What is the Nice Classification? International Classification of Goods and Services for trademark registration.
There are many applicants who, when defining under which goods and/or services category they want to register their trademark, have doubts about the appropriate selection in order to have complete coverage.
Today, we will explain the keys to understand the Nice Classification:
The first step is to be clear about the purpose for which the trademark will be used. Clearly defining the services or goods to be covered by our trademark at the time of registration, and taking into account our future activity, will help us to choose the appropriate and necessary classes
1. How to choose the right Nice class for my trademark?
Once the goods and/or services of the trademark are determined, it is time to classify that activity. To better explain this, see the following example:
We will create a business that sells shoes, and we will have to apply taking into account the different classes for trademark registration. In which class should we register the trademark?
In the Nice Classification list, Class 25 is the class including “clothing, footwear, headgear items”. Within this class, which is very broad, look for the subclass or good specification that most accurately defines our service or good. In the case of footwear sale, which is class 25, we find “shoes” in the subsection.
To illustrate this more graphically, here are some examples with well-known trademarks and their main (not only) class, with their first general wording section, together with their specific wording (an excerpt, not all wording is included):
2. In how many classes must a trademark be registered?
Unlike other countries, Spain has a system called “multiclass”, which means a trademark can be registered in several classes at the same time.
However, the fact that this option to protect our trademark within several classes is available, it does not meant that it should be registered several of them. The trademark must be registered only in the classes in which it is going to operate.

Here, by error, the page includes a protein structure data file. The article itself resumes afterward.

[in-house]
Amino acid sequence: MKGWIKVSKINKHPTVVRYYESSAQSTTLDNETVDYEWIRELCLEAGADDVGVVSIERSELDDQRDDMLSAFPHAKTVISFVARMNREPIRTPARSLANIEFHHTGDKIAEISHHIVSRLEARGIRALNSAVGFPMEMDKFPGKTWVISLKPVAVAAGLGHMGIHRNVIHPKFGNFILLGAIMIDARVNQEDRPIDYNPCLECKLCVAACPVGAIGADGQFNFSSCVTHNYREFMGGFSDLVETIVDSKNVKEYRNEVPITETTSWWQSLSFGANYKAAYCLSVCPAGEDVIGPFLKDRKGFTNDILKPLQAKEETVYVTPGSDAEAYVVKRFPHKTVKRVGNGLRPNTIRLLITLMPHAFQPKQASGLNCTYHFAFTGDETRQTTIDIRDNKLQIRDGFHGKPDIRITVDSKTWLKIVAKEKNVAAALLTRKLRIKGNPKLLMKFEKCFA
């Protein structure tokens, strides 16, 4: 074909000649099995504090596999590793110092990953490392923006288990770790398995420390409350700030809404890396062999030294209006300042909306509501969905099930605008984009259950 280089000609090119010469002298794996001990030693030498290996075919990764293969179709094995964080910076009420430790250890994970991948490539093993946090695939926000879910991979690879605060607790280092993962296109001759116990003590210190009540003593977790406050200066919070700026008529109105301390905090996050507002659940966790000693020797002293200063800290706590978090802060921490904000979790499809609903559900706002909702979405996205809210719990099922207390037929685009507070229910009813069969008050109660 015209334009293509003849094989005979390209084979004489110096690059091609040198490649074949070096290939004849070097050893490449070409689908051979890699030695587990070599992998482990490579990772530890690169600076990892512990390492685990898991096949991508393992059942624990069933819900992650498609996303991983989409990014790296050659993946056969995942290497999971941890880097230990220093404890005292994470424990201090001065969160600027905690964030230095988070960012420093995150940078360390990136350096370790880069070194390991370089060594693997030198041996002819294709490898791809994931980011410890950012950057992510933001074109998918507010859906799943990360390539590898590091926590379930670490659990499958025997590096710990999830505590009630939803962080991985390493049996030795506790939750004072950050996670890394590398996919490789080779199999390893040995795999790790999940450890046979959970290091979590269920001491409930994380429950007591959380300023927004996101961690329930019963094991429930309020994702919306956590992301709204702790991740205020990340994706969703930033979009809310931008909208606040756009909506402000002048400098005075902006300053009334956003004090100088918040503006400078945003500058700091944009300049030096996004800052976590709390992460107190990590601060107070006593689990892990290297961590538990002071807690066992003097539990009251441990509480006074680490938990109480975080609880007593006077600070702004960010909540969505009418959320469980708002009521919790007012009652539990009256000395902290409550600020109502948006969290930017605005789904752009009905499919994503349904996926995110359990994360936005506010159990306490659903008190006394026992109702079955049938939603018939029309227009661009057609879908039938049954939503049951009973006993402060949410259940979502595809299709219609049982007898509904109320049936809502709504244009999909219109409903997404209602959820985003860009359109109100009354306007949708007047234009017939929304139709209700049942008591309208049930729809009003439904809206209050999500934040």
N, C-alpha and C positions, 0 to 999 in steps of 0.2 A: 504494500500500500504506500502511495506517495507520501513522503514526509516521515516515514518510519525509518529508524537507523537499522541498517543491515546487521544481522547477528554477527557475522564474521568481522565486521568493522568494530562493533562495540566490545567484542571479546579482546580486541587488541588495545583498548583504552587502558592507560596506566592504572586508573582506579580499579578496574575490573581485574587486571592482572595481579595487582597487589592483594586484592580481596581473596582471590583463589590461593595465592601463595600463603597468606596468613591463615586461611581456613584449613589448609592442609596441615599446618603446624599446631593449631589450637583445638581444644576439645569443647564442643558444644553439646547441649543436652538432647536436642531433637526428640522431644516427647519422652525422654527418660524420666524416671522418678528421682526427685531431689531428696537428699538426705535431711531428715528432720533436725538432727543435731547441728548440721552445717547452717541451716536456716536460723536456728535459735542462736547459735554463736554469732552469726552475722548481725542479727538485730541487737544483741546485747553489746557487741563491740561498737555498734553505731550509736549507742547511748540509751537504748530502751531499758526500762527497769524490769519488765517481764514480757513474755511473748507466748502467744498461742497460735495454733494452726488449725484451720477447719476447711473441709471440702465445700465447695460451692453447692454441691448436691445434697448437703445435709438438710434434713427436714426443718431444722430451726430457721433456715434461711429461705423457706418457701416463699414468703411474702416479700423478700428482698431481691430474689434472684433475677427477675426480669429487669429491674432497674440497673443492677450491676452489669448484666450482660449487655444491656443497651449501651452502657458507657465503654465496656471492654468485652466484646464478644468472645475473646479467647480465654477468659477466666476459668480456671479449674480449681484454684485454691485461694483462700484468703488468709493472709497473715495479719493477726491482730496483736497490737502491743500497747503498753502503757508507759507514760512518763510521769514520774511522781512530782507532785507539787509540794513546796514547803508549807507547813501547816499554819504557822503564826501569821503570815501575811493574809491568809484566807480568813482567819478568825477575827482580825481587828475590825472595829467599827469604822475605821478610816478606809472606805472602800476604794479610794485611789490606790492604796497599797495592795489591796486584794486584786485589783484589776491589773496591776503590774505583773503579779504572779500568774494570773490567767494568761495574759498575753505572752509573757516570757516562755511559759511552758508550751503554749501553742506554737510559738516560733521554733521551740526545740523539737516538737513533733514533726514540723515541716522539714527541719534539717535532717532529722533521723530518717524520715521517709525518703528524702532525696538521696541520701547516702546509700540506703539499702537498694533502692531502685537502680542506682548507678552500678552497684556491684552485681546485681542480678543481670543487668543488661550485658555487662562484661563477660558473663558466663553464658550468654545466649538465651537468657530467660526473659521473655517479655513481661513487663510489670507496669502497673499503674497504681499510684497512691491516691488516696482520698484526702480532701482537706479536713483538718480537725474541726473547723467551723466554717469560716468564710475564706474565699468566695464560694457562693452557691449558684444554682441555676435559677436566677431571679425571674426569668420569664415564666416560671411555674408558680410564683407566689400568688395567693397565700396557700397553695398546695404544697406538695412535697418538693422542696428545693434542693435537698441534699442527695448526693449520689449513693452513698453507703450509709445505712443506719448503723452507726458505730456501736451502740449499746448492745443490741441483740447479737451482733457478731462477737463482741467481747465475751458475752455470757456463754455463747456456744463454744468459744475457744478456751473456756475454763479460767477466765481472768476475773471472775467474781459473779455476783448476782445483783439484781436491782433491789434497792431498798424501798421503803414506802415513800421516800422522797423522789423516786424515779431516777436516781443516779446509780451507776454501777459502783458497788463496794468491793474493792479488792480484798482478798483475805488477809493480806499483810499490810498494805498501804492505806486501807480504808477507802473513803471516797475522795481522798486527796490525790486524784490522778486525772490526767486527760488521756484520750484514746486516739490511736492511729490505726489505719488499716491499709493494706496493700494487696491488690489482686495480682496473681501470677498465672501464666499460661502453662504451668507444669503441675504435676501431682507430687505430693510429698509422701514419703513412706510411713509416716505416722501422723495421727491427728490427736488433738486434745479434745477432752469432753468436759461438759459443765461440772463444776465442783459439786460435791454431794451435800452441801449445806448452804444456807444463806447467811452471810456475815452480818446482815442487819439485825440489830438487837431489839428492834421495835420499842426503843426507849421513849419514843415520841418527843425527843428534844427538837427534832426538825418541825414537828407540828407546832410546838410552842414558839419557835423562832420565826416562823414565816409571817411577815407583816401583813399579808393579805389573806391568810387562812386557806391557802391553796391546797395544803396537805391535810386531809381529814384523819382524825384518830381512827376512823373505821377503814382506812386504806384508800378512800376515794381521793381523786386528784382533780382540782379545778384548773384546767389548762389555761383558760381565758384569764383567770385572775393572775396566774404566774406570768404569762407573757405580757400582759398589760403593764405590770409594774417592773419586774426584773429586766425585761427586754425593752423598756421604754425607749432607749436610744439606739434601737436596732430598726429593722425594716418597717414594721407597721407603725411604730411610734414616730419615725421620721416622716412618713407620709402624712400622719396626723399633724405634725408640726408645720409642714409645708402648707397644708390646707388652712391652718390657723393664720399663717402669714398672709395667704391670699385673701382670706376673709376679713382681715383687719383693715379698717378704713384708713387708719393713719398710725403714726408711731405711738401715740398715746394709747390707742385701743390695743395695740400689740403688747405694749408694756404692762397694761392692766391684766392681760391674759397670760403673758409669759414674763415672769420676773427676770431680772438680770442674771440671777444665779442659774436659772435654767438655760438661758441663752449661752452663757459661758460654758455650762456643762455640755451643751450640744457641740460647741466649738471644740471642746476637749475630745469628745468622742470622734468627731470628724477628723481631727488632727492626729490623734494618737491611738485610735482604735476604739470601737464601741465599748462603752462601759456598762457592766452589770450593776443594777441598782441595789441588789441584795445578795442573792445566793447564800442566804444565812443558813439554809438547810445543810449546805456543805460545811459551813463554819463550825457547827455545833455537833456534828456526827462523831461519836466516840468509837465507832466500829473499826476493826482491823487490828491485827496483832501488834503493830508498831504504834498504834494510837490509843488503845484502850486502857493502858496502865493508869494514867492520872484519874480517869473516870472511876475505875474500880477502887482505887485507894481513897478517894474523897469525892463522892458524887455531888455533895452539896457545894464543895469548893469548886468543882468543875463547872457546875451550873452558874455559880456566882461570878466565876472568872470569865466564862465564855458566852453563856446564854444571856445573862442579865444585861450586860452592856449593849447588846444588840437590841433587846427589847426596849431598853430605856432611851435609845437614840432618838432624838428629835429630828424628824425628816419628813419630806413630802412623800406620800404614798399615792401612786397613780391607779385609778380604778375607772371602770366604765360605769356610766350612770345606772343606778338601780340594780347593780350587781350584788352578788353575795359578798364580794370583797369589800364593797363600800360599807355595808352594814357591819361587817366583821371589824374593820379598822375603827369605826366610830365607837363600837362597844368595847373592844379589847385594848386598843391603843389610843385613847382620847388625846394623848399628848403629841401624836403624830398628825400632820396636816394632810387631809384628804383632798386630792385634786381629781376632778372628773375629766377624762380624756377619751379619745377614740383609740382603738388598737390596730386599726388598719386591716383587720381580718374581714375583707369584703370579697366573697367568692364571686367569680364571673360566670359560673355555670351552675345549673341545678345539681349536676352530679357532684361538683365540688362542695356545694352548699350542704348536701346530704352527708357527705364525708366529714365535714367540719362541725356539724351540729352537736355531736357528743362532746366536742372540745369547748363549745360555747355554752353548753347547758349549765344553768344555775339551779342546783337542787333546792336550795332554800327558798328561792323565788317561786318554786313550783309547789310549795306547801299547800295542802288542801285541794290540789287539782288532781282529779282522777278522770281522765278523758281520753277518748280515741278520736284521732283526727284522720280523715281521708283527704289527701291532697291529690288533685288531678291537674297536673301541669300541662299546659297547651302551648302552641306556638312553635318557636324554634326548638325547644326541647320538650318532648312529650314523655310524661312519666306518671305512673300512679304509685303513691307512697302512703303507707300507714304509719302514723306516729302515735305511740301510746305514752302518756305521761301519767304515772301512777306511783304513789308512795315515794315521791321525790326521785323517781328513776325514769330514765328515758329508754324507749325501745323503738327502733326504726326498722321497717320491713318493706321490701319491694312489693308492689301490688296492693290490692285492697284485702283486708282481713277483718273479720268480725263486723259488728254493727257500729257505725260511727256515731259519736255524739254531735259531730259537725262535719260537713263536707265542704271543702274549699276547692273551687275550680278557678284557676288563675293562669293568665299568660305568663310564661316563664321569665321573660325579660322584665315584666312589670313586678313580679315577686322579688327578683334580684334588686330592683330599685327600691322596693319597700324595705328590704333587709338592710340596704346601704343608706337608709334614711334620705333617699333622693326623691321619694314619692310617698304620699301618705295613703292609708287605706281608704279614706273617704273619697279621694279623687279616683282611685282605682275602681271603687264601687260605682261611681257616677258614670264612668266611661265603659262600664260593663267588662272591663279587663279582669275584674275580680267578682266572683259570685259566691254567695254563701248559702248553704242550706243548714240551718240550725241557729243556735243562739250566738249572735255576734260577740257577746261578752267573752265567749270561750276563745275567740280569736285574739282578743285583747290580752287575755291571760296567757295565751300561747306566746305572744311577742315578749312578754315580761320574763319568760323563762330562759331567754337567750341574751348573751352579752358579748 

When choosing a class, always keep in mind two very important points:
- Trademark activity. What do we want our trademark for today?
- Trademark strategy. What will we do with our trademark tomorrow? Where can it evolve to?
In this second point, the most important reflection in the trademark application process must be made, since once the registration of a trademark in one or several specific classes is applied for, there is no possibility of extending the classes afterwards.
It is very important to have a future strategy for the use of the trademark. Why?
Going back to the previous example:
We want to set up a business engaged in selling custom designed and hand-made shoes.
Our business, whose main activity is selling shoes (class 25), is starting to do very well. Our trademark is positioned thanks to the added value of “designing unique shoes”, and we have found that there is a huge market niche in the training of footwear design techniques area
In this case, to extend my trademark activity to training, would I be protected?
The answer is no. If, at the time of applying for trademark registration, we do not consider the options of where our business activity might evolve to, our trademark will not be protected for it.
Not having a well defined strategy may result in higher costs in the future and, sometimes, potential conflicts with other similar trademarks which are already registered in that class.
But, at this point… do not panic! There is a solution.
If the trademark activity evolves to a point that was not originally contemplated, there is the option of submitting a new application for trademark registration in the classes where the new activity is to be carried out.
Here are some examples, like the one from “MONTBLANC”.
The “MONTBLANC” trademark is registered in several different classes:
There are also cases where several trademarks with the same name or with a similar name coexist in the market, and this is what the Nice class selection does: to determine trademark protection in a given market and consumer group, so that there is no room for confusion between them. In this sense, there are other “montblanc”, with different owners.
Additionally, if the trademark is not used in the manner in which it is protected, for the goods or services in which it is specialized, there is a risk that any third party may try to cancel it for lack of use.
- Selecting the appropriate classes within the Nice Classification is key to achieve a successful trademark protection strategy.
- The number of classes in which a trademark must be registered will depend on the services or goods in which it wants to be protected, both now and in the future.
- After the trademark registration has been submitted, the protection of the trademark cannot be extended to more classes than those initially applied for.
- It is advisable to only apply for trademark registration in the classes in which the activity will be developed since, if the registration is submitted for many classes, there are greater chances to find a similar trademark that can oppose to the registration.
We hope this article has been useful for you to understand a little better the Nice Classification. For more information, you can click here. Also, count on us to help you with the selection process, which is always a pleasure for us.